Sunday, July 19, 2009

What I Don't Want to Read

In his book, "No Plot, No Problem", Chris Baty (Mr NaNoWriMo) starts by asking you to think about what you like to read, and what you don't like to read. Or should I say, read about. Not genres, but topics or subjects or plots or ideas. This is an interesting exercise, and I like to do it with a whole class. There are so many different opinions! I spent some time at the Crime writing festival in the bookshop, cruising along the shelves, and I've done the same in my public library. Reading blurbs, scanning the first page. We all do it. What turns you off a book? This is some of my list.

* Crime fiction that tries to be funny. Apart from Janet Evanovich (who is being very un-original these days), I simply don't like funny crime. Black humour or witty dry lines from characters is a whole different ball game. But quite a bit of the humorous crime or mystery books I've looked at are laboured and tacky.

* Anything that involves plane hijacking, terrorists, or spy stuff. Too much like reading the news at the moment, no matter how well researched it is.

* Any novel about serial murder that goes way overboard with the blood and guts and gore stuff, just for effect. I'm actually not that interested in the gore - I want to know how the person gets caught, and why.

* Most novels that change point of view and give the villain or serial murderer a voice in the book. Most times it doesn't add anything for me. If I cared at all, I'd want the detective to find it out for me, not be "told". I see this as a sneaky way of telling.

* Whiny YA novels where the main character seems to think her life sucks, and wants to tell me about it. Nup.

* Chick lit novels that are similarly whiny but for an older age group. Everyone raved about "I Don't Know How She Does It". I tried to read it and wondered why she bothered.

* Novels where the main character has a mental illness. They never seem credible to me. If the narrator really was mentally ill, how could they write something so cohesive? It somehow offends my sense of logic, and I lose empathy. No doubt others will say I am insensitive...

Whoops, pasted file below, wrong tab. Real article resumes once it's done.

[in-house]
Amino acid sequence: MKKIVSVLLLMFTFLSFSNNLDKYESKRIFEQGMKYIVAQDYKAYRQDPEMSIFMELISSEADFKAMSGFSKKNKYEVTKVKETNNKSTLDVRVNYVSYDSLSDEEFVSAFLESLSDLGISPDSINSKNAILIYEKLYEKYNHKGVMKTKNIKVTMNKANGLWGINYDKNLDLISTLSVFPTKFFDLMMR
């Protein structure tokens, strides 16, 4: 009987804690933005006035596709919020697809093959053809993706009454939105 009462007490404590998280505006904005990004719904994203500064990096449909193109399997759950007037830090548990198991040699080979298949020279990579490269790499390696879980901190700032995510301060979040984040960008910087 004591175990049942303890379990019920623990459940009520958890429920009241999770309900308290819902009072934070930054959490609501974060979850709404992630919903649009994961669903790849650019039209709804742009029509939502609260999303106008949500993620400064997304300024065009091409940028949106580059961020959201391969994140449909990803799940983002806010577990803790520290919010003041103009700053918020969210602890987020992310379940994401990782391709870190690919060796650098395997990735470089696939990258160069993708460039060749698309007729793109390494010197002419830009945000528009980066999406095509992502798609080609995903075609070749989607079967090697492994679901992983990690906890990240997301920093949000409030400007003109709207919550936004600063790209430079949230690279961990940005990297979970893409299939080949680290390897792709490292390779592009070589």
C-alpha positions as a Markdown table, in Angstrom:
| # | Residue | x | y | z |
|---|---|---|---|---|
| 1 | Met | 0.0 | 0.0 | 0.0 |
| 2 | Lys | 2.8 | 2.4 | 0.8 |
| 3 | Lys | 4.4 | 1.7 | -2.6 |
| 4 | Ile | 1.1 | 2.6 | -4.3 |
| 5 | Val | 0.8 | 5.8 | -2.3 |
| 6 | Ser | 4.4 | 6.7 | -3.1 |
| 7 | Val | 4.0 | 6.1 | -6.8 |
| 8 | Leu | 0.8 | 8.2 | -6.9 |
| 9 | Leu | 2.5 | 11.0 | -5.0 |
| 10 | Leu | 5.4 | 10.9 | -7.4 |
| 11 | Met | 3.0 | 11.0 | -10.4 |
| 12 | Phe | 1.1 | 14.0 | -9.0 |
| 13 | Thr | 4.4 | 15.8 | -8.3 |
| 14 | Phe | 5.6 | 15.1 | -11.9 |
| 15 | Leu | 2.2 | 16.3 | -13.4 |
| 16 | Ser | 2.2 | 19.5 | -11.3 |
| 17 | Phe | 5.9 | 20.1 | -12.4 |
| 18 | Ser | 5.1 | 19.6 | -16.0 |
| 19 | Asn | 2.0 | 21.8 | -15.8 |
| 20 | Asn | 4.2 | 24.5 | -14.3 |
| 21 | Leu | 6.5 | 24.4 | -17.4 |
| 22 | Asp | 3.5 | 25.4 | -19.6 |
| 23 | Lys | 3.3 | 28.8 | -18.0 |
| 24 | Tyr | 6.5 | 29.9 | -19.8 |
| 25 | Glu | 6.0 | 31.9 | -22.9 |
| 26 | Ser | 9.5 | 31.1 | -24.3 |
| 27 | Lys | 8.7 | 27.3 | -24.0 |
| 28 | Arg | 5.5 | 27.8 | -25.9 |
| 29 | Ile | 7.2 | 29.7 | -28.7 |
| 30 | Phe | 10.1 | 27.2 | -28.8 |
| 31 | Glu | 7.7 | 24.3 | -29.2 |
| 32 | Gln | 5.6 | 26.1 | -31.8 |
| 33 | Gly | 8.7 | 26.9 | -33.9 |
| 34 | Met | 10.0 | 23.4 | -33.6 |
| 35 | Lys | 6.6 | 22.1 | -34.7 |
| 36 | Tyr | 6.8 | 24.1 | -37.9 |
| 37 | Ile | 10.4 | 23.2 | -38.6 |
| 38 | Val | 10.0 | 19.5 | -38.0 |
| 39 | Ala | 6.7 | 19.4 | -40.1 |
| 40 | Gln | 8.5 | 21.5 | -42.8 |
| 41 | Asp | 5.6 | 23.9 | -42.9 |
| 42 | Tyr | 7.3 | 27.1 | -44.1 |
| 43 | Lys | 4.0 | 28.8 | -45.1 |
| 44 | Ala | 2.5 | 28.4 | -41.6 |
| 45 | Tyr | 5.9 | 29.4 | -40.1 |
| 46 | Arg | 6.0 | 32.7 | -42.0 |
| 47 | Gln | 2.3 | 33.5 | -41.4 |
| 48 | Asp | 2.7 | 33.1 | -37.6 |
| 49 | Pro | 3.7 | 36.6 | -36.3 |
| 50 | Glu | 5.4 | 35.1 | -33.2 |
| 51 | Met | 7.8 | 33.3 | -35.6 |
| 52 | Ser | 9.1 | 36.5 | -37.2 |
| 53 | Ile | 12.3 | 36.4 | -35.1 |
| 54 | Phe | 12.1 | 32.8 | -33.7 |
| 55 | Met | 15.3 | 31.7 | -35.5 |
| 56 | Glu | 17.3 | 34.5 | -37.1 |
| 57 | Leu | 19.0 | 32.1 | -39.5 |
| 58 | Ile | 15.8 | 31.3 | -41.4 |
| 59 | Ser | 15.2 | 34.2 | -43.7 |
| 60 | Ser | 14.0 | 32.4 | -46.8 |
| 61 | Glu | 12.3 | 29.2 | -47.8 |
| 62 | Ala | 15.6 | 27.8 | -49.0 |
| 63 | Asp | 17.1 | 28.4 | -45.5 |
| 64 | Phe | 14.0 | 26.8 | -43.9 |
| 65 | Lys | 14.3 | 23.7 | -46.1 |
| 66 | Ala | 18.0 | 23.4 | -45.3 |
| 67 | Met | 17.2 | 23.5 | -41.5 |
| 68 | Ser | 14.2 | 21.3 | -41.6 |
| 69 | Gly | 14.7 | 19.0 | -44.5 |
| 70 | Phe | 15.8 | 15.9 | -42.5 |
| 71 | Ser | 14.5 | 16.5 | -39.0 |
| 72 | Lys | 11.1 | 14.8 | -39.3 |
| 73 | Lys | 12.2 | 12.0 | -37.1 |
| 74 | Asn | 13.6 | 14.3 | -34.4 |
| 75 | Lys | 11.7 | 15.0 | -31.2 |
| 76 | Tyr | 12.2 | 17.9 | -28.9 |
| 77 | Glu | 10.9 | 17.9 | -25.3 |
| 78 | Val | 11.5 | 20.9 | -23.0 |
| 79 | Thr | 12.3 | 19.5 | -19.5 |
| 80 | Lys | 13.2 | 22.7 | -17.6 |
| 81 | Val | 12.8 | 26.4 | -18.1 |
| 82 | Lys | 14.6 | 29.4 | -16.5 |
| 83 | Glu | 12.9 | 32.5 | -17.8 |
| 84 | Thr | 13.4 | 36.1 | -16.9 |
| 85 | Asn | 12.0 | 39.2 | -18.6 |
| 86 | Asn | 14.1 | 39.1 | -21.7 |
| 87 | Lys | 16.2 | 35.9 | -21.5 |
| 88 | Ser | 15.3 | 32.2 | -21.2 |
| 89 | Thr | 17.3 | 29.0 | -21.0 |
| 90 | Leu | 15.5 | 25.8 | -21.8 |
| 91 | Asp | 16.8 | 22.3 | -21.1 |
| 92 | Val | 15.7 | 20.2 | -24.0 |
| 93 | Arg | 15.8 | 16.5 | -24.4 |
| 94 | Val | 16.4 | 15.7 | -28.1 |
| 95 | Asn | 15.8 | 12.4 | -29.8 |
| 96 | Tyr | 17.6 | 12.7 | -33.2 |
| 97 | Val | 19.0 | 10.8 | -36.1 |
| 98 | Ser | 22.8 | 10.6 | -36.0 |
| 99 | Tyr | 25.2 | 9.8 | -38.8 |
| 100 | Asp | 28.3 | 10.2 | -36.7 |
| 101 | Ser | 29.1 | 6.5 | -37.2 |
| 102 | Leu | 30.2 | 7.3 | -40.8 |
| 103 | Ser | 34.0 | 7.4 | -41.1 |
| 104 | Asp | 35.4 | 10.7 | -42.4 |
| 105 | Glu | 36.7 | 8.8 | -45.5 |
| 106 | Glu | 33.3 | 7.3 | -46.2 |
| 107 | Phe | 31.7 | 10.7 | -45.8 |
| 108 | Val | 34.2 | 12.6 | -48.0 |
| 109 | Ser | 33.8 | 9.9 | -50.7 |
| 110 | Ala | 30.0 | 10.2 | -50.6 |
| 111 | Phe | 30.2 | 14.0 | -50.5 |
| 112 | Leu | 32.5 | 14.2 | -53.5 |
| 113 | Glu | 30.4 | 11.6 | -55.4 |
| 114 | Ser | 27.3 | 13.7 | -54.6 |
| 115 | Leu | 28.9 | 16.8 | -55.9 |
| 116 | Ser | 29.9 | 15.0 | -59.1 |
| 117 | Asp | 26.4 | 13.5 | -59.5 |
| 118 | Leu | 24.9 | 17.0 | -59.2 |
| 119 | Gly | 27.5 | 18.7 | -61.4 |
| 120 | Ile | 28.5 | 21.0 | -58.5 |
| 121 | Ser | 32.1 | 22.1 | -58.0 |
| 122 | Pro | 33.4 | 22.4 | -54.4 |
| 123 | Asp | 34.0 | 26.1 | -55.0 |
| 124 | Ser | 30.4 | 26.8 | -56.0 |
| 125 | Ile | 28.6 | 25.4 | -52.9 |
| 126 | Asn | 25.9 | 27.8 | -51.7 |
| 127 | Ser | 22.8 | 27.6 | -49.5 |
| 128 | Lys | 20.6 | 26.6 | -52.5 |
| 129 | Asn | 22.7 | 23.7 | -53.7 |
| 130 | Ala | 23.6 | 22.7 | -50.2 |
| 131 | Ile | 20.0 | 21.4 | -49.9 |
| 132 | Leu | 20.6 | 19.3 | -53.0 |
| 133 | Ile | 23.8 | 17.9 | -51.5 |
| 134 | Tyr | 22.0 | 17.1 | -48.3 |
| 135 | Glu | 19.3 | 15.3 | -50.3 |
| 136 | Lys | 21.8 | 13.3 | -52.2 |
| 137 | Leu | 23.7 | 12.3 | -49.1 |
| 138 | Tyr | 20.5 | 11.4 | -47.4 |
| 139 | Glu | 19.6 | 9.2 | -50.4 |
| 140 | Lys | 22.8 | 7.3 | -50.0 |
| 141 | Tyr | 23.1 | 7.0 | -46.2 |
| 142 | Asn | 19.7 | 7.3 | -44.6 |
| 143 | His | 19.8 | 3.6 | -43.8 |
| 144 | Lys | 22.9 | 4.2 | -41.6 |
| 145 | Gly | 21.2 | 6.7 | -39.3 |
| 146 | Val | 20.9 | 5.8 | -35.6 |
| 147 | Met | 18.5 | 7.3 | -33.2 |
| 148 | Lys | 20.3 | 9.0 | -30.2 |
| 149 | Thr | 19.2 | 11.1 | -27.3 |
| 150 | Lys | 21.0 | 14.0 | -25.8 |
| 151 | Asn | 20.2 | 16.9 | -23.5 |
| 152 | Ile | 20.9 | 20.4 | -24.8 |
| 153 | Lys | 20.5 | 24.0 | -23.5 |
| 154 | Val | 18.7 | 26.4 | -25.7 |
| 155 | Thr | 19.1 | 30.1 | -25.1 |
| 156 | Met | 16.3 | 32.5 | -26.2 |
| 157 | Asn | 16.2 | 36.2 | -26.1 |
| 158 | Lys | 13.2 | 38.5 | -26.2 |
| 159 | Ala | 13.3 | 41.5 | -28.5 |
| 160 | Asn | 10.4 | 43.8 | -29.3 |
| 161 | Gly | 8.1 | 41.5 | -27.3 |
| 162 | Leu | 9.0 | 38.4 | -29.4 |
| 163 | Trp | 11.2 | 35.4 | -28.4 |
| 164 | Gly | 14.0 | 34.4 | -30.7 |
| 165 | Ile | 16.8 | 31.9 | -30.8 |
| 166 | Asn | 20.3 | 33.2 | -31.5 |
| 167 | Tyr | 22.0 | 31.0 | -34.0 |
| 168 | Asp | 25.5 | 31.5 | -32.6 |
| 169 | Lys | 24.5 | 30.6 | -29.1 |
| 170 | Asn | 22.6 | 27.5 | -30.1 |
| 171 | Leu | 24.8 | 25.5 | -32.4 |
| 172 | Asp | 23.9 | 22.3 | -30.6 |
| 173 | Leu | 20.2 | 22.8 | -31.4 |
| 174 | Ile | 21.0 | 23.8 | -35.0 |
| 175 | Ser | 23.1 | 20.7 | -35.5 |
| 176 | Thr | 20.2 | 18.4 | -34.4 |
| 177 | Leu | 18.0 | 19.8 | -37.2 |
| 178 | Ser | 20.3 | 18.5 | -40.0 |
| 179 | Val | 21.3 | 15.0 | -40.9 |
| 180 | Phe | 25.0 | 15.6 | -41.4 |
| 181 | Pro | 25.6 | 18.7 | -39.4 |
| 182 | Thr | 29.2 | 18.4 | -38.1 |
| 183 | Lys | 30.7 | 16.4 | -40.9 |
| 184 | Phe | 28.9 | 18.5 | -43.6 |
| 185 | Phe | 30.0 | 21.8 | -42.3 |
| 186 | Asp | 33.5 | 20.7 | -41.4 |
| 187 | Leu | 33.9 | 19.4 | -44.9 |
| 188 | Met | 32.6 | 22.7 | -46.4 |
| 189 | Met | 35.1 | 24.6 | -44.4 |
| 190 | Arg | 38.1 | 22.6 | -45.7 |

* Anything with vampires in it. This is entirely a personal response, created by having a series of students a few years ago who wrote the worst vampire novels in existence, and then I had to read them and give constructive feedback. It has scarred me for life.

* Literary novels about middle-class men whose lives have suddenly gone awry, often because they have been laid off or their wives have left them. So what? Suck it up. Don't write about it.

* Misery memoirs. Sorry, I know lots of people love them, and love the "winning through despite terrible ordeals" bit, but I can't bear them. They make me incredibly depressed. I couldn't even read "Angela's Ashes".

I'm sure there are lots more, but honestly, I usually give most things a go. Up to Page 50 or so. Before I chuck them back at the library. What do you hate?


Snail said...

All those plus:

Derivative fanstasy, esp. bad sword and sorcery. It doesn't have to be awful, so why is so much of it unbearable crap?

Fawning biographies. Fortunately, there are so many good biogs around, these are easy to avoid.

Novels that rely on MacGuyveresque solutions. (Although that doesn't become evident until well after 50 pages.) Works that include these also tend to go into loving detail about firearms, yet confuse automatic and semi-automatic weapons. Research, people. Research.

Whimsy in any genre.

Yes, I'm turning into a grumpy old woman!

Sherryl said...

No grumpier than me!
But I sometimes imagine editors who are sick to death of vampires and paranormal being forced to read hundreds of them in the slush pile. Adds angst, I'd say.

Lorraine said...

The world needs grumpy old women. And yes Snail ... research, people, research.